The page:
Thursday, May 19, 2016

South Hackney, here we come (cruise retrospective)

It was extremely cold this morning, and continued to be so throughout the day, but we carried on, undaunted, dressed in multiple layers, and feeling like Michelin men.
We left our mooring at 9:30, unusually early for us, after a peaceful night in an unusual location. Down the river through Ponders End, Edmonton and Tottenham Hale.
We noticed today how the coots invariably build really scruffy nests of pretty much anything they can get their beaks on, while geese nest in rather more style, being more discerning about what building materials they use. And swans nest best. In the reeds, often simply by flattening and structuring them into the large mounds on which their eggs are laid. Then they sit on them, regally. Divas of the river.

It being Saturday, rowing boats were out in force, from solo lunatics going backwards at speed to sixes going backwards at higher speed, no less lunatic. Their frequent presence was something of a hazard to bigger boats, and our own problem was further compounded for a while by a narrowboat limping very badly towards the Lee Valley Marina, smoke pouring from her exhaust pipe in a most unhealthy manner. They finally beckoned us past at a moment when there were no manic rowing boats coming at us from all directions.

We passed by the marina. It was too early in the day to be stopping, despite the lure of a 230 volt landline. Laptop charging would have to wait. Perhaps we'd stop off at the Willowtree Marina again in a few days' time. And, we reminded ourselves, Willowtree are considerably cheaper, for a better service.

There's a tremendous amount of birdlife on the river. We noted that coots are common here, and moorhens far less so, while the opposite tends to be the case on canals. And we've been surprised by the large number of cormorants, too, which we used to think were exclusively sea birds.
And they swim so low in the water that they look as if they're too heavy, and sinking. Odd creatures.

Clapton next, and Hackney Wick, the river becoming ever more shabby, a reflection of the housing and industrial buildings on both sides of it. Then we took the right turn onto the Hertford Union Canal, aka Duckett's Cut, named after its builder back in 1830. There are three locks in its 1¼ mile length, and most of it runs past the Victoria Park. It's quite a pleasant stretch.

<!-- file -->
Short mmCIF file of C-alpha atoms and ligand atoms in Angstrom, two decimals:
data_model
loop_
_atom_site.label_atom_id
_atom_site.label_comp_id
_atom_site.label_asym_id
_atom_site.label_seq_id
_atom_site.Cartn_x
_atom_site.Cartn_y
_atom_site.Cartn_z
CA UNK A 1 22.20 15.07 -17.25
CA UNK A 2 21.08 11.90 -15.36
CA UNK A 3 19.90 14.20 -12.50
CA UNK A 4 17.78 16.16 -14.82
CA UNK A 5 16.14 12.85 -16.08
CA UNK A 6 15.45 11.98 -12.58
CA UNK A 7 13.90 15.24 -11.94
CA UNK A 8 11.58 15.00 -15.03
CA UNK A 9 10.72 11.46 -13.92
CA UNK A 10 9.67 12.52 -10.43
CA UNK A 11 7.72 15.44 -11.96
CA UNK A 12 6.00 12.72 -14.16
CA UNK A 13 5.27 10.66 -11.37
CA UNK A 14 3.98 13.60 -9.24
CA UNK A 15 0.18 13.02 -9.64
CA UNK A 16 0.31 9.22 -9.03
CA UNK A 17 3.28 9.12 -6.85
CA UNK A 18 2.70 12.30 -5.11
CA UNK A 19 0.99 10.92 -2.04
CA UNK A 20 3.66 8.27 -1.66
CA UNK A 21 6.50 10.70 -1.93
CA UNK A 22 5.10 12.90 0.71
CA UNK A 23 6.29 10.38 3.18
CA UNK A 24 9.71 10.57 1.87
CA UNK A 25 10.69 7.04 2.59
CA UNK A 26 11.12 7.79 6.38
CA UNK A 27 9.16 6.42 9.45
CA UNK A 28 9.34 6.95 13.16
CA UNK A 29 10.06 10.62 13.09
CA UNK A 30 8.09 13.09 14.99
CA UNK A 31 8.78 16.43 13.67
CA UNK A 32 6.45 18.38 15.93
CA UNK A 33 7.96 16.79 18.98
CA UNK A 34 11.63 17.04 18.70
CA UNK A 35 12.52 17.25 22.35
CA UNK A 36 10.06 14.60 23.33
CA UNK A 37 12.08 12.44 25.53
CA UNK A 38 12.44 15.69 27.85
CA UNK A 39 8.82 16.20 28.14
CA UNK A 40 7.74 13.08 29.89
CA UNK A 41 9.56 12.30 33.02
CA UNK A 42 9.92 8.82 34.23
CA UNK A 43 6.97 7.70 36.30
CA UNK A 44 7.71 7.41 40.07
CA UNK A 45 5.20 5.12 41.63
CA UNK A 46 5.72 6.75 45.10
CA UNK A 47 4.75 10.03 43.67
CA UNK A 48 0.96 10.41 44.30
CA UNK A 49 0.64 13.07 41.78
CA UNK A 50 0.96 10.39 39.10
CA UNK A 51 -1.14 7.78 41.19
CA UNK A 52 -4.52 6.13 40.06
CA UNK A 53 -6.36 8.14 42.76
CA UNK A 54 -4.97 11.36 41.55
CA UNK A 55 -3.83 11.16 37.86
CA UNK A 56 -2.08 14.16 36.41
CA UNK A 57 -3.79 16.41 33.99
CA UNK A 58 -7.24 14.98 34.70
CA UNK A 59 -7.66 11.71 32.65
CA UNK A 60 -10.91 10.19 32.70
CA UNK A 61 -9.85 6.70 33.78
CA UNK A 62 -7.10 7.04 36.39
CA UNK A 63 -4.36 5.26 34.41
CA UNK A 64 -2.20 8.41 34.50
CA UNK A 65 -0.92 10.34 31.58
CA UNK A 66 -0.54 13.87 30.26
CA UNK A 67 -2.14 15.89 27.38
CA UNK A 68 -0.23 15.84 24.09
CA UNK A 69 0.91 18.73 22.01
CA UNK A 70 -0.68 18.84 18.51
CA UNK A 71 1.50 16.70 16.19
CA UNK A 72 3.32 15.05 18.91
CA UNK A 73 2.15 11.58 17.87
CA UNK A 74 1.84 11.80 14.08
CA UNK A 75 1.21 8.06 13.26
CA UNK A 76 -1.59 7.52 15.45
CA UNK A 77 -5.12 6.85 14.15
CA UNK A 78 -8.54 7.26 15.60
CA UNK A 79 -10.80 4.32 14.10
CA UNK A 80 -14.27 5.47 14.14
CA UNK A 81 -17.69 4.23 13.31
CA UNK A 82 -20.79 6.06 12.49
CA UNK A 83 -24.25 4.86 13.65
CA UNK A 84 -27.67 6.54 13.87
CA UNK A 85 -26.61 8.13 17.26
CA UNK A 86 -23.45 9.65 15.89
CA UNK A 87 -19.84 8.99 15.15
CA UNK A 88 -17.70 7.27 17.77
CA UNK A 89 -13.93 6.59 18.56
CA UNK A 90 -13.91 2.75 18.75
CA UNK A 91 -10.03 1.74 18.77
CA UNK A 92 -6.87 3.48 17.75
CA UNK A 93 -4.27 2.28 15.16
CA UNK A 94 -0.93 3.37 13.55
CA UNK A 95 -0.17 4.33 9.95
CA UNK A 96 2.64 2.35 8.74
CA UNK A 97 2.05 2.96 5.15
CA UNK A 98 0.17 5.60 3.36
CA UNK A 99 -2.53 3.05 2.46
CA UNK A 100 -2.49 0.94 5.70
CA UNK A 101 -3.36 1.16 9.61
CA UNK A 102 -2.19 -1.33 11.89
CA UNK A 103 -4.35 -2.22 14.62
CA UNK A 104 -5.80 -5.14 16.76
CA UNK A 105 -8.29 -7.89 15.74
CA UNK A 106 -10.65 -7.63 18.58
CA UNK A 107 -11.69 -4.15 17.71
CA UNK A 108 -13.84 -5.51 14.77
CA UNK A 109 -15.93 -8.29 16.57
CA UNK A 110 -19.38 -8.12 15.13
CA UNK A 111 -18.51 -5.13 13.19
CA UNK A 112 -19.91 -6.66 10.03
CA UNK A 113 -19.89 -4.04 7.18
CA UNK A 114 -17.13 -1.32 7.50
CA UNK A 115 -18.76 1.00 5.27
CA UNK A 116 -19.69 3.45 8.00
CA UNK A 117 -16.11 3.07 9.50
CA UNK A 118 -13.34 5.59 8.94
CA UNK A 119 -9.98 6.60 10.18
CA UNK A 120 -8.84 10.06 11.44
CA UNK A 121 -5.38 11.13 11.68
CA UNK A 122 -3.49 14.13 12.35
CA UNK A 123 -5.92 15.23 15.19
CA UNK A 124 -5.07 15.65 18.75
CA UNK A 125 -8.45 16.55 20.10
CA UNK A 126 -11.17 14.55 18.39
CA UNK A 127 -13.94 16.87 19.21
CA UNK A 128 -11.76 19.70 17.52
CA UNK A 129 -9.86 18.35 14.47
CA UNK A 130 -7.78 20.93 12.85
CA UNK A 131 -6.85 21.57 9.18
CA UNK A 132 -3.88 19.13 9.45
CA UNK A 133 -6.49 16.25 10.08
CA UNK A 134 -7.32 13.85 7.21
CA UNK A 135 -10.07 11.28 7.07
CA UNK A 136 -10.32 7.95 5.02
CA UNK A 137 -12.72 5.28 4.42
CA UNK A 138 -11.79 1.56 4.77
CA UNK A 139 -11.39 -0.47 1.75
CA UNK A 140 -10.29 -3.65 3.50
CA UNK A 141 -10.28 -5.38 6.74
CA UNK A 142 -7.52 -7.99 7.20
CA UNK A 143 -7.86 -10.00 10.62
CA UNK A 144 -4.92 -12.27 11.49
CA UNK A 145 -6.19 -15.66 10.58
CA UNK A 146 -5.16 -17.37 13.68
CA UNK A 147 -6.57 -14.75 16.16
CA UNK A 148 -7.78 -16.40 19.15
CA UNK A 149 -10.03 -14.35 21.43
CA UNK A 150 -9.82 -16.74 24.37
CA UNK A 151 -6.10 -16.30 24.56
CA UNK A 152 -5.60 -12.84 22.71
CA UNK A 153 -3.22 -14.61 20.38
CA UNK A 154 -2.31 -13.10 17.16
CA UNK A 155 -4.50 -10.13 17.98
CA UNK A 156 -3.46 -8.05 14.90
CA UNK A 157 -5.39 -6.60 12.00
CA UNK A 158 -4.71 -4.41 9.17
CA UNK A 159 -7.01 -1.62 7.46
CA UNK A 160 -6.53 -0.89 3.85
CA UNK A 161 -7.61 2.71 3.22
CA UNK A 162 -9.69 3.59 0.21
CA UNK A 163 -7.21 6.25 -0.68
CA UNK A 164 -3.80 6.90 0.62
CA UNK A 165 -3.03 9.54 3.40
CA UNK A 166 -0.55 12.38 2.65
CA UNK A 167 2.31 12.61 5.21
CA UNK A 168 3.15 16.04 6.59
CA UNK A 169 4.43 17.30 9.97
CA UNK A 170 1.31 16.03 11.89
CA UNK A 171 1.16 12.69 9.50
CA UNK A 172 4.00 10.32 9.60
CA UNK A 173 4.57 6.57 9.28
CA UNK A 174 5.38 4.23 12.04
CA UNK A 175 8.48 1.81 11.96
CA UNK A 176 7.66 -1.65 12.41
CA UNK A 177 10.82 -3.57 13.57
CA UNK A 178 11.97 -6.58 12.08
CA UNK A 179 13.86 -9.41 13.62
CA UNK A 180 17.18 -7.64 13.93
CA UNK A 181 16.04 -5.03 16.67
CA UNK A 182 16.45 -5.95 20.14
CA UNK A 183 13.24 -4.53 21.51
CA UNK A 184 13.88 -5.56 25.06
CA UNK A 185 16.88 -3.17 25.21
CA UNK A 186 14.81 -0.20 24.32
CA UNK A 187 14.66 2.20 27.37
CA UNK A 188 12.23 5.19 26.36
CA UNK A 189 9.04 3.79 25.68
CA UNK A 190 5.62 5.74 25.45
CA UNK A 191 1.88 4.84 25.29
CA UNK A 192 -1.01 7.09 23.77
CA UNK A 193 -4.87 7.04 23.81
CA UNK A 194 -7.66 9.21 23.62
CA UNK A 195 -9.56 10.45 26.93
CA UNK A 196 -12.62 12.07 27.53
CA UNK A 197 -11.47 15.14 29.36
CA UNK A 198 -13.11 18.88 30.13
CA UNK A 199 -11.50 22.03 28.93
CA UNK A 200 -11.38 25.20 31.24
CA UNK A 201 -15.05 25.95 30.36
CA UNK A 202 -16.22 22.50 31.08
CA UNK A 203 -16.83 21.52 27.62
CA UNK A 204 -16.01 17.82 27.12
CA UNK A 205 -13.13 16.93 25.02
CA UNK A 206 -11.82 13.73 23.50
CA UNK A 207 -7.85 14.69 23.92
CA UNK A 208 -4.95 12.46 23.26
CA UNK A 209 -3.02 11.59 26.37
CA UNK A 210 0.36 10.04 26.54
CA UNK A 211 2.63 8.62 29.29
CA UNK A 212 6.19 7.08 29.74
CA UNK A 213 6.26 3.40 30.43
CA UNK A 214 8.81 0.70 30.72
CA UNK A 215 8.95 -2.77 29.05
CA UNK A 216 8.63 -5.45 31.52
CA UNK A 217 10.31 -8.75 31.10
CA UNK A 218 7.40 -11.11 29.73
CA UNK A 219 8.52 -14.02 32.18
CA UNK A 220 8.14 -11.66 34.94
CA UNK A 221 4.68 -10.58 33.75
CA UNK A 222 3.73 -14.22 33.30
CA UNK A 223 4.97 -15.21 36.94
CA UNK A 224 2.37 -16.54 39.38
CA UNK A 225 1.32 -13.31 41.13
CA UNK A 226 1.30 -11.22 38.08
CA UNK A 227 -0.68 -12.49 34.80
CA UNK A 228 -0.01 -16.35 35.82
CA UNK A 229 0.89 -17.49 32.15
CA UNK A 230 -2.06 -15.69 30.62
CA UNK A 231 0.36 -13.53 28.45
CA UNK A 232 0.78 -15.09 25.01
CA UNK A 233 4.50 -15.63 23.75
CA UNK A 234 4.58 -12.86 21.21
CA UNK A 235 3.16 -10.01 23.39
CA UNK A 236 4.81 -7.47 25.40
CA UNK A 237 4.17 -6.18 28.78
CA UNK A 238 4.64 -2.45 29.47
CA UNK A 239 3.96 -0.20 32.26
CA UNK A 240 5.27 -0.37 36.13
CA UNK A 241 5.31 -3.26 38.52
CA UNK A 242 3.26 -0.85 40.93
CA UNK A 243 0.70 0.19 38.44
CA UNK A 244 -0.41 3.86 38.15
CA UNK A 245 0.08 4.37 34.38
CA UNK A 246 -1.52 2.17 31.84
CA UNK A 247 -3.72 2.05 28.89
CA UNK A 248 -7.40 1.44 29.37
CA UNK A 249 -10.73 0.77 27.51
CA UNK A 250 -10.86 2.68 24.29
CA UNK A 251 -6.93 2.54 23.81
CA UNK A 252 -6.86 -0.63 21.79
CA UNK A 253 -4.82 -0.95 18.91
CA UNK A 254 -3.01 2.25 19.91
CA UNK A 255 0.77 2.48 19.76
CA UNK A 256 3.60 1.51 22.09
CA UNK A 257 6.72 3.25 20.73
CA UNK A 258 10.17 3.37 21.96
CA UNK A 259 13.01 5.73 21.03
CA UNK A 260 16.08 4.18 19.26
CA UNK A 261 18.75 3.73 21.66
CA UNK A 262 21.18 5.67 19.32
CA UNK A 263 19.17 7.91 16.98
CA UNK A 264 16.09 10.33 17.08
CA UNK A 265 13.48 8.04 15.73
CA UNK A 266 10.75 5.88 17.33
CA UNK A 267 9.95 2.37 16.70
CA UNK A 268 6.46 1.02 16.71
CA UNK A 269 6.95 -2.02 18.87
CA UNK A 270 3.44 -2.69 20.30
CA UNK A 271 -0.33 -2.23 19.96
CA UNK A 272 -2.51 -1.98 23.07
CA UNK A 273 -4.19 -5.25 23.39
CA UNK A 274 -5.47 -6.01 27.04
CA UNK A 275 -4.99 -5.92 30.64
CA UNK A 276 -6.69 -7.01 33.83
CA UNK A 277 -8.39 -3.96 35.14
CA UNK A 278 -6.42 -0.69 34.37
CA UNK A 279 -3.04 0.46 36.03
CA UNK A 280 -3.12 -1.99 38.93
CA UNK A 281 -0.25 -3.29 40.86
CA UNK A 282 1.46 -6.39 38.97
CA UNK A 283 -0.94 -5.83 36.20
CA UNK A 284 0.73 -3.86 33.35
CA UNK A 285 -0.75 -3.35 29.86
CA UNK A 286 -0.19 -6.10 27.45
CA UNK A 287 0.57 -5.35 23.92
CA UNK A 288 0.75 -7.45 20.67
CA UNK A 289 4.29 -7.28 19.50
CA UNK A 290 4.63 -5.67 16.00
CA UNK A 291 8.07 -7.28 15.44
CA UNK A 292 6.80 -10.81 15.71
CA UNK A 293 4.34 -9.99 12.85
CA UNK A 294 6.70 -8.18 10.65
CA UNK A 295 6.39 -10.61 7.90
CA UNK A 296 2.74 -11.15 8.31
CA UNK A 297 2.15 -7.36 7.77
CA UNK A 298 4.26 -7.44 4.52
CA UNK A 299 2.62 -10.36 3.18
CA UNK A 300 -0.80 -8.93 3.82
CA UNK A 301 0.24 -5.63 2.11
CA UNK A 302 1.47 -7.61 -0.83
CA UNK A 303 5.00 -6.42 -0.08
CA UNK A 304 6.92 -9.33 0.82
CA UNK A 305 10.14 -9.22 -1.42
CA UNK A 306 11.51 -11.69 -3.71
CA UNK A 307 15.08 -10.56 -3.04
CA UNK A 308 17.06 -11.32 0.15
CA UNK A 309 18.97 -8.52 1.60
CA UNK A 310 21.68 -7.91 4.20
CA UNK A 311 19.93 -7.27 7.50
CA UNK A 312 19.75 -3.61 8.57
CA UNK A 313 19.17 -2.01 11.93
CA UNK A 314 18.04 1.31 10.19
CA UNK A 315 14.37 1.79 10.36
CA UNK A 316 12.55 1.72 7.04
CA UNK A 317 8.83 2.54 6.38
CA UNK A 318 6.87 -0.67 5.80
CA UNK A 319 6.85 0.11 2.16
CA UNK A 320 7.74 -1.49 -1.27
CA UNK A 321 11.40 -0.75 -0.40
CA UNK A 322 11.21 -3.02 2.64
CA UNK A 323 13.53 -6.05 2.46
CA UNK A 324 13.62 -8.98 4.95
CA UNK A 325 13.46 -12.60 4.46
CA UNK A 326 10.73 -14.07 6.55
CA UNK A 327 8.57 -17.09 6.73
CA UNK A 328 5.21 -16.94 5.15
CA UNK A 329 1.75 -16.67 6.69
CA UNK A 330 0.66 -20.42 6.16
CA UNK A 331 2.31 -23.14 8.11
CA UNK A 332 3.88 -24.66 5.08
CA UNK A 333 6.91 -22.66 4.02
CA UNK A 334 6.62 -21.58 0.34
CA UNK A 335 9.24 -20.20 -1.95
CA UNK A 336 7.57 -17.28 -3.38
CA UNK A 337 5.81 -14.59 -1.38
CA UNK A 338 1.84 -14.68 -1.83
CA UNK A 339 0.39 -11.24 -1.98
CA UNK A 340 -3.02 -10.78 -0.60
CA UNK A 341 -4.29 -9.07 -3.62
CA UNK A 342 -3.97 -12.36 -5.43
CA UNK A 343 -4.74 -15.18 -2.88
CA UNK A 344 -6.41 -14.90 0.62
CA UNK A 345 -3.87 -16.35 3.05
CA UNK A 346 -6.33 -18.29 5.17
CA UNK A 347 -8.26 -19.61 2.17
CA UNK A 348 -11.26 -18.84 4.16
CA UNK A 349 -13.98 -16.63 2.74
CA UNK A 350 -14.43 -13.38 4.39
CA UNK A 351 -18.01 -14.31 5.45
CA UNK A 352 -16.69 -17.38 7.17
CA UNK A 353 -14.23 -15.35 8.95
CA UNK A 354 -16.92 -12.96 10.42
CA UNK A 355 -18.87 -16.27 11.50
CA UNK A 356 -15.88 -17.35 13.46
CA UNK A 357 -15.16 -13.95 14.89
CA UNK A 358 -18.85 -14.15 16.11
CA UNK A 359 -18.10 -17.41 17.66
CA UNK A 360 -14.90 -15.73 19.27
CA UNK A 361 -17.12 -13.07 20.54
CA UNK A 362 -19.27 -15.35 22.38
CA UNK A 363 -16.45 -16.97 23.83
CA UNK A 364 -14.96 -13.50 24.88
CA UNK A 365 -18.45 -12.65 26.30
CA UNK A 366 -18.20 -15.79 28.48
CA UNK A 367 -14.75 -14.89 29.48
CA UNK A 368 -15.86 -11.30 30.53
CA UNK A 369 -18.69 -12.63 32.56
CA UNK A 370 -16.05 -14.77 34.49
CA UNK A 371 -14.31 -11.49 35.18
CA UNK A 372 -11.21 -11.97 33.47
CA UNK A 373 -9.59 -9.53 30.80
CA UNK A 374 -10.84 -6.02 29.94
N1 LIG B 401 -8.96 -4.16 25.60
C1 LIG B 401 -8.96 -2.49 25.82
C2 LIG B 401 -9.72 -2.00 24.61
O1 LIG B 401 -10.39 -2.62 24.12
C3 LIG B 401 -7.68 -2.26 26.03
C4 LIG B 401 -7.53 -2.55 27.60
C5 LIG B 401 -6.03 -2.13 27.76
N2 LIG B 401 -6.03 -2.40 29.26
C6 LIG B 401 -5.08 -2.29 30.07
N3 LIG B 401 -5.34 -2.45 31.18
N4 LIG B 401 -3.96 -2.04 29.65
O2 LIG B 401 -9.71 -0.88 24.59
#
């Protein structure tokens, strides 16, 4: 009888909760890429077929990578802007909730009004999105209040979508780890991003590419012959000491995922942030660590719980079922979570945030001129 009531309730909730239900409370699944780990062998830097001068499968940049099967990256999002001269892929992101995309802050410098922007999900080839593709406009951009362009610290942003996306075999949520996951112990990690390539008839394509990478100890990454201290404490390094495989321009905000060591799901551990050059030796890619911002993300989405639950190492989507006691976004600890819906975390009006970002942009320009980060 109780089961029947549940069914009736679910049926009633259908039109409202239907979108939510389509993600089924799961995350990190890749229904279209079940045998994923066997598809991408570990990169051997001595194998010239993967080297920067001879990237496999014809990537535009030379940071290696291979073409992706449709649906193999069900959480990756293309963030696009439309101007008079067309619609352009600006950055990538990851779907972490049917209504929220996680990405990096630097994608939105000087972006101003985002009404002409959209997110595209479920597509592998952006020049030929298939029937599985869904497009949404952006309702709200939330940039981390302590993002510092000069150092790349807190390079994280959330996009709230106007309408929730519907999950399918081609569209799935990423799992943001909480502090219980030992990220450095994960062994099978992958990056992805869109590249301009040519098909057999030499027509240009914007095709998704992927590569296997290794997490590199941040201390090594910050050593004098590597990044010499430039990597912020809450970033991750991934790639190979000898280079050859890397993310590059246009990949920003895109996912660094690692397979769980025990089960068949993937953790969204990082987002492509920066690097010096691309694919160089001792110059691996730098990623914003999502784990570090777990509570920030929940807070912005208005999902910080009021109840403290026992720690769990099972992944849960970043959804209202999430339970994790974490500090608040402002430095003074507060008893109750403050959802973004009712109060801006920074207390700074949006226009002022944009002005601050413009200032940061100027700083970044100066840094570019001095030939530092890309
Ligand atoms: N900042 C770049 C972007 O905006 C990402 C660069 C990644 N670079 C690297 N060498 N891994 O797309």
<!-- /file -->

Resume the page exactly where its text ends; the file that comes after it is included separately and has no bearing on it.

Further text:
We were hoping to stop and get some lunch on the Regent's Canal just past Old Ford Lock, right turn out of Duckett's. But mooring boats filled every foot, sometimes two or three deep as far as Kingsland Road Bridge, on the border of DeBeauvoir Town (no, we hadn't heard of it before, either) and South Hackney. Here, we took the very last available space, and moored rather unconventionally with several ropes because of the inconvenient spacing of the iron mooring rings.
Here we stayed for the night, our plan being to overnight in Paddington Basin tomorrow, or, that being full, at Kensal Green Cemetery. Hopefully. The day after that, we'll spend the night at Willowtree Marina and spoil ourselves with some real electricity and a meal at their restaurant. The boat really needs to be vacuum cleaned, and it would be very useful to spend a few hours at the computer!

2 comments:

  1. Now the views in this post I recognise well, having actually walked along the Hertford Union Canal and the Regent's canal to Mile End quite recently. I really liked the Hertford Union. Well, I liked all of it, but I was a little shocked by the state of some of the boats. I mean I know all boats suffer over the winter, but some of these didn't look as if they'd seen a wash down, let alone a lick of paint, in years. Is that normal?

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  2. Yes, I know what you mean, Val. It's unfortunately very common to see boats in really poor conditions. I can only think that the owners are down on their luck, living alone, possibly without employment, and unable to afford what it takes to keep their home the way they'd like it. In that situation, I think I'd be very depressed, and depression kills the "get up and go" drive they most need. It's a sad reflection on our society.

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